… on substance, the early “going armed” laws that led to weapons forfeiture are not relevantly similar to § 922(g)(8). First, those laws only disarmed an offender after criminal proceedings and conviction. By contrast, § 922(g)(8) disarms people who have merely been civilly adjudicated to be a threat to another person—or, who are simply governed by a civil order that “by its terms explicitly prohibits the use, attempted use, or threatened use of physical force,” § 922(g)(8)(C)(ii), whether or not there is a “credible threat to the physical safety” of anyone else, § 922(g)(8)(C)(i). Rahimi’s domestic violence restraining order satisfied both conditions; but it bears emphasis that the order at issue here was entered by agreement, in a civil proceeding, after Rahimi apparently waived hearing (the order states no formal hearing was held, and no record was created), and without counsel or other safeguards that would be afforded him in the criminal context. These distinctions alone defeat the “going armed” laws as useful analogues for § 922(g)(8).

Moreover, the “going armed” laws, like the “dangerousness” laws discussed above, appear to have been aimed at curbing terroristic or riotous behavior, i.e., disarming those who had been adjudicated to be a threat to society generally, rather than to identified individuals. And § 922(g)(8) works to disarm not only individuals who are threats to other individuals but also every party to a domestic proceeding (think: divorce court) who, with no history of violence whatever, becomes subject to a domestic restraining order that contains boilerplate language that tracks § 922(g)(8)(C)(ii). In other words, where “going armed” laws were tied to violent or riotous conduct and threats to society, § 922(g)(8) implicates a much wider swath of conduct, not inherently dependent on any actual violence or threat. Thus, these “going armed” laws are not viable historical analogues for § 922(g)(8).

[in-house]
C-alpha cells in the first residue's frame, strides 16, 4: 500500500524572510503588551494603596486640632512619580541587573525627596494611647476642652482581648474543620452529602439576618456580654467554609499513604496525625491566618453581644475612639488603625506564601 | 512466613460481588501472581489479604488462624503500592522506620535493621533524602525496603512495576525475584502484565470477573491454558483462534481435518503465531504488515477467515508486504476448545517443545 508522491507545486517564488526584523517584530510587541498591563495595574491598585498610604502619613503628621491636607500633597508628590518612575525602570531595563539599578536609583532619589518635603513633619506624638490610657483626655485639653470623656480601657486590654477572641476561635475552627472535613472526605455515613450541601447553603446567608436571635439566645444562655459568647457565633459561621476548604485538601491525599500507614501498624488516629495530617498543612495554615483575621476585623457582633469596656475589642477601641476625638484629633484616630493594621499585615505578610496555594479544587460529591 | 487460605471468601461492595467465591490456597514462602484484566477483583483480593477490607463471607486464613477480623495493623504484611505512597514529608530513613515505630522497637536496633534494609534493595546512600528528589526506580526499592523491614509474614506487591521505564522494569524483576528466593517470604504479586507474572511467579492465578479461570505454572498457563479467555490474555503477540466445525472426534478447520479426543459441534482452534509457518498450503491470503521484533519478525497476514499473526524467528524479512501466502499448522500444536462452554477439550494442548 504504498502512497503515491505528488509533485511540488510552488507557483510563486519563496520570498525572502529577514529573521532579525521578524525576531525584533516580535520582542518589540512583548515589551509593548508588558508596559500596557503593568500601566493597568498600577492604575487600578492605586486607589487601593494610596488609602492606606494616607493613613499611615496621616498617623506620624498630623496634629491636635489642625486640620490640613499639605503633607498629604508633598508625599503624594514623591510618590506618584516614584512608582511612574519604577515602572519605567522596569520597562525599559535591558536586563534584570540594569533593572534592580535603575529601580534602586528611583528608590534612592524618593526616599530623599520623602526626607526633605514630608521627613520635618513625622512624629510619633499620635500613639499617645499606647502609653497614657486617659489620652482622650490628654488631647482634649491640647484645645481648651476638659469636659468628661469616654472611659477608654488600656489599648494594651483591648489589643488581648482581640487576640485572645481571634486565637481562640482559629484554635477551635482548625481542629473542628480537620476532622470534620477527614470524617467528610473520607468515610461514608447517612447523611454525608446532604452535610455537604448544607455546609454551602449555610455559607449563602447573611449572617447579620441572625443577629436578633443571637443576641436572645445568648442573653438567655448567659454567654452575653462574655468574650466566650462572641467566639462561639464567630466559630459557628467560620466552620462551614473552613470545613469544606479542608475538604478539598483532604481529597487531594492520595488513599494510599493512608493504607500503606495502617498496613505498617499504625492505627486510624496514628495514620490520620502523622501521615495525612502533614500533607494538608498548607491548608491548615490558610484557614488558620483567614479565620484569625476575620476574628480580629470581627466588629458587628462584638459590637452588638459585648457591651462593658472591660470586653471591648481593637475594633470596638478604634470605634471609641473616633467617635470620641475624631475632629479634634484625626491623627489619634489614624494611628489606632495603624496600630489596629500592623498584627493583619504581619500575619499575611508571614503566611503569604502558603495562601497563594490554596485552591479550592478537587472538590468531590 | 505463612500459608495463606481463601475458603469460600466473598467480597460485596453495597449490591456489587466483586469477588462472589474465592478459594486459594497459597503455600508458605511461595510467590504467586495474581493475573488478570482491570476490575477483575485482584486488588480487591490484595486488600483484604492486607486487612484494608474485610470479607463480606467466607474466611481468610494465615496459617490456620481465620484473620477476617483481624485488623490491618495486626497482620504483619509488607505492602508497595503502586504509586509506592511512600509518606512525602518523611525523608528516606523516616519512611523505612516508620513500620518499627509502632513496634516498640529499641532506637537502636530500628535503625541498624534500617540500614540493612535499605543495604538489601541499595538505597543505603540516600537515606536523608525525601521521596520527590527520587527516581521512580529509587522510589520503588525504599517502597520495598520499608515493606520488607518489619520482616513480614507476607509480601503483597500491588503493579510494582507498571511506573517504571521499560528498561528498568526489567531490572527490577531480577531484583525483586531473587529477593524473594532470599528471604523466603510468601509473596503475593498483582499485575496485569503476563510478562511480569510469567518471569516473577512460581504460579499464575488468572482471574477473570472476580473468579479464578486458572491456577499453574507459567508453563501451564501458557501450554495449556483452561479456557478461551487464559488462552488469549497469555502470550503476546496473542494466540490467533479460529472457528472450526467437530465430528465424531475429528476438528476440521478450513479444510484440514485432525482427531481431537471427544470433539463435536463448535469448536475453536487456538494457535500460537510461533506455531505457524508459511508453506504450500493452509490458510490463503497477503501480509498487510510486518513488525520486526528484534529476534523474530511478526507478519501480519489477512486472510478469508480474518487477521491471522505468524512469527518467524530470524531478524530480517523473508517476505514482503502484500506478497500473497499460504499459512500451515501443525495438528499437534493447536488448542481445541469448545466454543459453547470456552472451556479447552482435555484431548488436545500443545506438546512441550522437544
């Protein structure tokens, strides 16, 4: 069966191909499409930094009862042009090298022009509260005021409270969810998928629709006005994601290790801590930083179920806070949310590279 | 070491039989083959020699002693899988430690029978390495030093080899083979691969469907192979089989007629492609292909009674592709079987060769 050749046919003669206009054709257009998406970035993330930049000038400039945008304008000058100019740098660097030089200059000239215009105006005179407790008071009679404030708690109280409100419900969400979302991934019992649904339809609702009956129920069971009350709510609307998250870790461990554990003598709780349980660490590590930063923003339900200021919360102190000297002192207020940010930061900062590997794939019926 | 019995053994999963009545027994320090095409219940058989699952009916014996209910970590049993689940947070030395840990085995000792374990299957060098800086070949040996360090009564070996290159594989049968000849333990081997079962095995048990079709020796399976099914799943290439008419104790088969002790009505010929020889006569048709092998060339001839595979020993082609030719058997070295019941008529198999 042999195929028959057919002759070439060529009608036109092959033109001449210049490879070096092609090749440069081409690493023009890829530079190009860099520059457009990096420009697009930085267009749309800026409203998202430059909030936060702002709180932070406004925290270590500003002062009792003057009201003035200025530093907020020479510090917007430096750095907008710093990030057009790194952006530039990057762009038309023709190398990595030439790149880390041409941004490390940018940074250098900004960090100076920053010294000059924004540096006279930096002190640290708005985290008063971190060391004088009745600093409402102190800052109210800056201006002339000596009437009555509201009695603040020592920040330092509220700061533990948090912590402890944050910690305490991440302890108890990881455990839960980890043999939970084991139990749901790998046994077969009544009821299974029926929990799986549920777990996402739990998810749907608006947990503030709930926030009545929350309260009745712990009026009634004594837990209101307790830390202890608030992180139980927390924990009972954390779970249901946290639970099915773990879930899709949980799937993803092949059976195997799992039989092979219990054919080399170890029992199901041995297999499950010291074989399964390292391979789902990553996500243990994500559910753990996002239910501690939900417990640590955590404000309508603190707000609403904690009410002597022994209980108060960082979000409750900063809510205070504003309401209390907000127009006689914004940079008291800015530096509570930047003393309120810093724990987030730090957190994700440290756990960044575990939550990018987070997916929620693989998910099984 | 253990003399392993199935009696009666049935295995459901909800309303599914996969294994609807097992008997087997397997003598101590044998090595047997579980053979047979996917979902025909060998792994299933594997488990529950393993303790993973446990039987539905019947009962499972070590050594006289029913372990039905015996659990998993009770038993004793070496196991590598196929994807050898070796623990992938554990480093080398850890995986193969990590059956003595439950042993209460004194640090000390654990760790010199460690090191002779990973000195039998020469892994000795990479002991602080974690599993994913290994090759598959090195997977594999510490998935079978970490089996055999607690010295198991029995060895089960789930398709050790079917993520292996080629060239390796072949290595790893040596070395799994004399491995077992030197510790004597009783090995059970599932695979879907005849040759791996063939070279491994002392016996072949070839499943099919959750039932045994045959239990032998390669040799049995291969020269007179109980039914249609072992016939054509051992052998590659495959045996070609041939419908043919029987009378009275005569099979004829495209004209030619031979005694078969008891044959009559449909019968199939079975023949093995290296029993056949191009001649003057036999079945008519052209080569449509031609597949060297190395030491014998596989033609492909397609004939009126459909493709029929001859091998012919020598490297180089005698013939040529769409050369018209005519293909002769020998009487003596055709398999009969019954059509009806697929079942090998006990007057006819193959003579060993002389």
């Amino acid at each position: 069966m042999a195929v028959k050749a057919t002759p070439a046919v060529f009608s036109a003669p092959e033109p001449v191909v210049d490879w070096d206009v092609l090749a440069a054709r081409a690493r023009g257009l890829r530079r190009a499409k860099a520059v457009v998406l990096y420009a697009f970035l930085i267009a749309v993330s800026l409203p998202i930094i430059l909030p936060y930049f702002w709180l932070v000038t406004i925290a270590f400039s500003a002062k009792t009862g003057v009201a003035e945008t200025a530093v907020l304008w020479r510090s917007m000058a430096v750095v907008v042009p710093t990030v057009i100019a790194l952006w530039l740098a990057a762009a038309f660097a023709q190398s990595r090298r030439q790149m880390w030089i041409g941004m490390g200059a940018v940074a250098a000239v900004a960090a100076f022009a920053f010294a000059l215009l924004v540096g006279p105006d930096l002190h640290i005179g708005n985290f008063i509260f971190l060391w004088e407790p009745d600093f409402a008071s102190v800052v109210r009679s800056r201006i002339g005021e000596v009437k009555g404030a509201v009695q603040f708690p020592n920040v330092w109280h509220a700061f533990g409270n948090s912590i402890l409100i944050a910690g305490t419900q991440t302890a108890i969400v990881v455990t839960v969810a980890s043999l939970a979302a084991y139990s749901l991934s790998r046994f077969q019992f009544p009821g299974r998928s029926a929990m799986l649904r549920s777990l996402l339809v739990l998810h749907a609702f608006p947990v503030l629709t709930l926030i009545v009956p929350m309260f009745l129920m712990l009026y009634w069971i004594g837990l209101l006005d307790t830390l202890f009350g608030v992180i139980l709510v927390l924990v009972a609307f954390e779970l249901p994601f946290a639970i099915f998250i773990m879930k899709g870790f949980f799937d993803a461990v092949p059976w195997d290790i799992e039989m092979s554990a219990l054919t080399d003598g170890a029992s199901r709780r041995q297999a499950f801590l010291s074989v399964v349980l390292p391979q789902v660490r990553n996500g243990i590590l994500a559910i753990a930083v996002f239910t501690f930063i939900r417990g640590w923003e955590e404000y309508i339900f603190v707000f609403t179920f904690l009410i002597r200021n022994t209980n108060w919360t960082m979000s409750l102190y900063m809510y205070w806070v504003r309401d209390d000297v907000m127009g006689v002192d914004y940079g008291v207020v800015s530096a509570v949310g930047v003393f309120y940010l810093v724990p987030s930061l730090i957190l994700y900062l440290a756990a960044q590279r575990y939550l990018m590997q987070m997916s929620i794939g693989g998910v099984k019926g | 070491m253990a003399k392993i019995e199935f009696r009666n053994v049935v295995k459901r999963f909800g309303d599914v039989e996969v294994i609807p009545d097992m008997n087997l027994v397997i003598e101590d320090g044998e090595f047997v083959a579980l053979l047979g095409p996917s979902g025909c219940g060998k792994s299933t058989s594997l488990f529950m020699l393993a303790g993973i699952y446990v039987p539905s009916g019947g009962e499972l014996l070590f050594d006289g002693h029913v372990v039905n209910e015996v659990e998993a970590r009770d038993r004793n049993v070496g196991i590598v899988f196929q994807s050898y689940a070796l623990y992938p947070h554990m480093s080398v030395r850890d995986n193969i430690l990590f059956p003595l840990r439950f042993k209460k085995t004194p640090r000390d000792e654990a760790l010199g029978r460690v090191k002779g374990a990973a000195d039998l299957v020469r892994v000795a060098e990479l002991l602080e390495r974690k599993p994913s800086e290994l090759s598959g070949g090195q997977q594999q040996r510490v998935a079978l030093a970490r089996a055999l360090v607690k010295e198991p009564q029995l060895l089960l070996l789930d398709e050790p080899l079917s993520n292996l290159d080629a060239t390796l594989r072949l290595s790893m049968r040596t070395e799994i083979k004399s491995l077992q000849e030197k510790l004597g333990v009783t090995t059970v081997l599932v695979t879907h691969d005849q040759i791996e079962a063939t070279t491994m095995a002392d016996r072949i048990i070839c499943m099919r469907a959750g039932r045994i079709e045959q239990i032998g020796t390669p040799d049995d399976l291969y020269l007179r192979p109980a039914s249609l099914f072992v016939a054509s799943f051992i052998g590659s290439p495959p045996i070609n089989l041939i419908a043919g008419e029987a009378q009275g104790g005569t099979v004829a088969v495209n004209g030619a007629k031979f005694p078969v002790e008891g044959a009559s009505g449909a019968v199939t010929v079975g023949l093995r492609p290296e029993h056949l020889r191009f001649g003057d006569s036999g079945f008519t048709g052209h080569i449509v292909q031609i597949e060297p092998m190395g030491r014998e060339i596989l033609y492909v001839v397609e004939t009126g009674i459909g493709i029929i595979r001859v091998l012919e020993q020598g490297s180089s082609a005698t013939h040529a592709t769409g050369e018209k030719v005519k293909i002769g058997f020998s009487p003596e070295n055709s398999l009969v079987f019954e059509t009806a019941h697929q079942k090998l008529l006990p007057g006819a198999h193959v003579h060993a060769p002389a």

Zachey Rahimi may be a bad guy, but that’s not the question before the Court even though that’s how anti-gunners will continue to frame the case. Instead, this is about whether § 922(g)(8) is a bad law. If a majority of the Court concludes that it is, that doesn’t mean they’re minimizing domestic violence or working to arm abusers. It simply means that the government can’t do an end run around our individual rights in the name of public safety; that efforts to combat domestic abuse and disarm dangerous abusers must comport with the protections guaranteed to the people by the Bill of Rights. In the case of Zachey Rahimi that could have included prosecutors seeking to hold him in custody based on a perceived threat to the community, but instead they chose to rely on a piece of paper to keep him away from firearms; a strategy that failed, incidentally, since the entire reason the Rahimi case is going before SCOTUS is because that restraining order didn’t work, and he was caught with a gun after being told not to possess one.

That’s yet another inconvenient truth that the anti-gunners will gloss over or ignore completely while spinning their preferred narrative around this case. The truth is if we’re dealing with dangerous people a piece of paper offers little-to-no protection whatsoever to those actually in danger, while the civil courts offer few protections of their own to those who pose no danger to others or themselves.

It remains to be seen whether there are enough votes on the Court to adopt the Fifth Circuit’s view, but the goal of the gun control lobby is to obfuscate the facts of this case as much as possible between now and the release of their decision, and the gaslighting is only going to get worse as the date for oral arguments gets closer.


Join the conversation as a VIP Member